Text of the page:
National Maritime Museum Grant Puts Australia Day Regatta On The Record

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22nd January 2010, 06:24pm - Views: 861





People Feature Australian National Maritime Museum 1 image

People Feature Australian National Maritime Museum 2 image






National Maritime Museum grant puts 

Australia Day Regatta on the record


It has hosted raucous colonial parties, battled storms on Sydney Harbour and seen at least one

participant shot by the starting gun, but this year’s Australia Day Regatta will really go down in

history. 

With the help of $3200 funding from the Australian National Maritime Museum, the Australia Day

Regatta Management Committee will record the oral histories of people associated with

Australia’s longest enduring boating race. 

The Australia Day Regatta sets off from Clarke Island in Sydney Harbour on the 26th January of

each year. In a sport frequently known for its exclusivity, the regatta boasts the rare claim that it is

open to all yachts and yachtsmen, irrespective of the size of their boat or their level of skill. 

Now in its 174th year, the history of the Australia Day Regatta closely maps the fortunes of

Australian society. 

“Before fireworks and events at the Opera House, the regatta was the major event of Australia

Day,” explained Colin Davidson, Australia Day Regatta Committee Member and the coordinator

of the project. “We are a maritime nation.”

The first regatta on 26th January 1837 was a boisterous event, designed to celebrate the founding

of the colony. A truly motley crew of boats competed, with participants registering whalers,

lifeboats and even rowboats, some of which held dancing onboard. 

The Hobart packet Francis Feeling, sailing complete with ladies and a band, was set to be a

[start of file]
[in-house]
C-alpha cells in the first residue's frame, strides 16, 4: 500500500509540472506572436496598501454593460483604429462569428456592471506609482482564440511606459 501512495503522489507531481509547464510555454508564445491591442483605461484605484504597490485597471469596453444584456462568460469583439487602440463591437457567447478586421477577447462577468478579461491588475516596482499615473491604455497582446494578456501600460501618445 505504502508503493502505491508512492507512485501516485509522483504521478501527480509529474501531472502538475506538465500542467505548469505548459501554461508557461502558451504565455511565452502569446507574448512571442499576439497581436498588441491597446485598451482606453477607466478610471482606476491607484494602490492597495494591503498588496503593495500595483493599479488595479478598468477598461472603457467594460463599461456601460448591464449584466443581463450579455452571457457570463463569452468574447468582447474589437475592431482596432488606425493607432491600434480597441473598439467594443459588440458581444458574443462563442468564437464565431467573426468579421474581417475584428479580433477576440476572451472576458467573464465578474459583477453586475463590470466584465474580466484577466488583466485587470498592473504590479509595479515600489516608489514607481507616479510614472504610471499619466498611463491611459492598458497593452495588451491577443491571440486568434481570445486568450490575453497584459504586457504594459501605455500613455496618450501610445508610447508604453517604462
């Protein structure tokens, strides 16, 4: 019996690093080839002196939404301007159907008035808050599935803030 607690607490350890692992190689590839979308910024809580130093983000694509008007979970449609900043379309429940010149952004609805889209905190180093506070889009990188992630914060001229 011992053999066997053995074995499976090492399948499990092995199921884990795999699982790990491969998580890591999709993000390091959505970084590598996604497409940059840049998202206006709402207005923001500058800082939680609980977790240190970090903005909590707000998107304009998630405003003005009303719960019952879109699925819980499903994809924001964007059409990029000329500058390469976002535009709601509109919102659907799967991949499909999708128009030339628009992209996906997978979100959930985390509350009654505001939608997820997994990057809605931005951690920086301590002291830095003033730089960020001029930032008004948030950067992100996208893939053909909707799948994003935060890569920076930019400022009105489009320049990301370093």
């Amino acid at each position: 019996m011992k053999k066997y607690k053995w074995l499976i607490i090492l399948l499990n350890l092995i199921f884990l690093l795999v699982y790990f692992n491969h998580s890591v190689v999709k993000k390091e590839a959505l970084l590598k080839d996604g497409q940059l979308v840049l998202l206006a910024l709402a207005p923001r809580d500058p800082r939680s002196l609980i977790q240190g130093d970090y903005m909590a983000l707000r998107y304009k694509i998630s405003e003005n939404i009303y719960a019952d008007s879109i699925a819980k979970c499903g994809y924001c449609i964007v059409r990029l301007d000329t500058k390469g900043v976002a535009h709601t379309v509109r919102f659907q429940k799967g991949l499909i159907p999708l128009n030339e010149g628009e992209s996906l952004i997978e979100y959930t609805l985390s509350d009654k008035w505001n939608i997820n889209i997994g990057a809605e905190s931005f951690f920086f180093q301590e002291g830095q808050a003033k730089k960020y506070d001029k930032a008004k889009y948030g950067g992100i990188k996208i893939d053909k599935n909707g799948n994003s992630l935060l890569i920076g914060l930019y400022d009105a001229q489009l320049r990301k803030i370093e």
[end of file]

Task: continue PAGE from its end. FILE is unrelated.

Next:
contender but after running aground on Milson’s Point, stopped and stayed there for the day.

The regatta of 1871 was buoyed by self confidence with the Governor of NSW toasting the

achievement that “not a single bushranger was at large in the colony”, but by 1907, the papers

bemoaned decreasing interest in the regatta due to horse races and cricket onshore. 

Celebrations of nationhood were naturally muted during WWI, when all attention was diverted to

the war effort and only a small regatta took place. The regatta was cancelled outright in 1944, but

dedicated racers held a belated December regatta in order to maintain the historical continuity of

the event.

The project will record the stories of contestants, supporters and boat builders associated with the

regatta. Historians have already interviewed four eminent yachtsmen for the project, including Sir

James Hardy, who first competed in the regatta in 1962 and Bruce Gould, a veteran of 25 Sydney

to Hobart races and a survivor of the 1988 tragedy. 

“The Australia Day Regatta is an important thread in Australia’s maritime history,” said Australian

National Maritime Museum Director, Mary Louise Williams. “We are pleased to be able to support

this oral histories project through the Maritime Museums of Australia Project Support Scheme

(MMAPPS).” 

The first twelve interviews will be complete by March 2010, with a book on the complete history of

the event due by the end of 2011. 

The MMAPPS scheme, which the museum funds with Australian Government’s Distributed

People Feature Australian National Maritime Museum 3 image

People Feature Australian National Maritime Museum 4 image



National Collection Program, helps regional museums, community groups and volunteers to

promote and protect Australian maritime heritage. For more information, phone (02) 9298 3777 or



22 January 2010


Australian National Maritime Museum – Shirani Aththas (02) 9298 3642; 0418 448 690

Images and interviews are available upon request from saththas@anmm.gov.au







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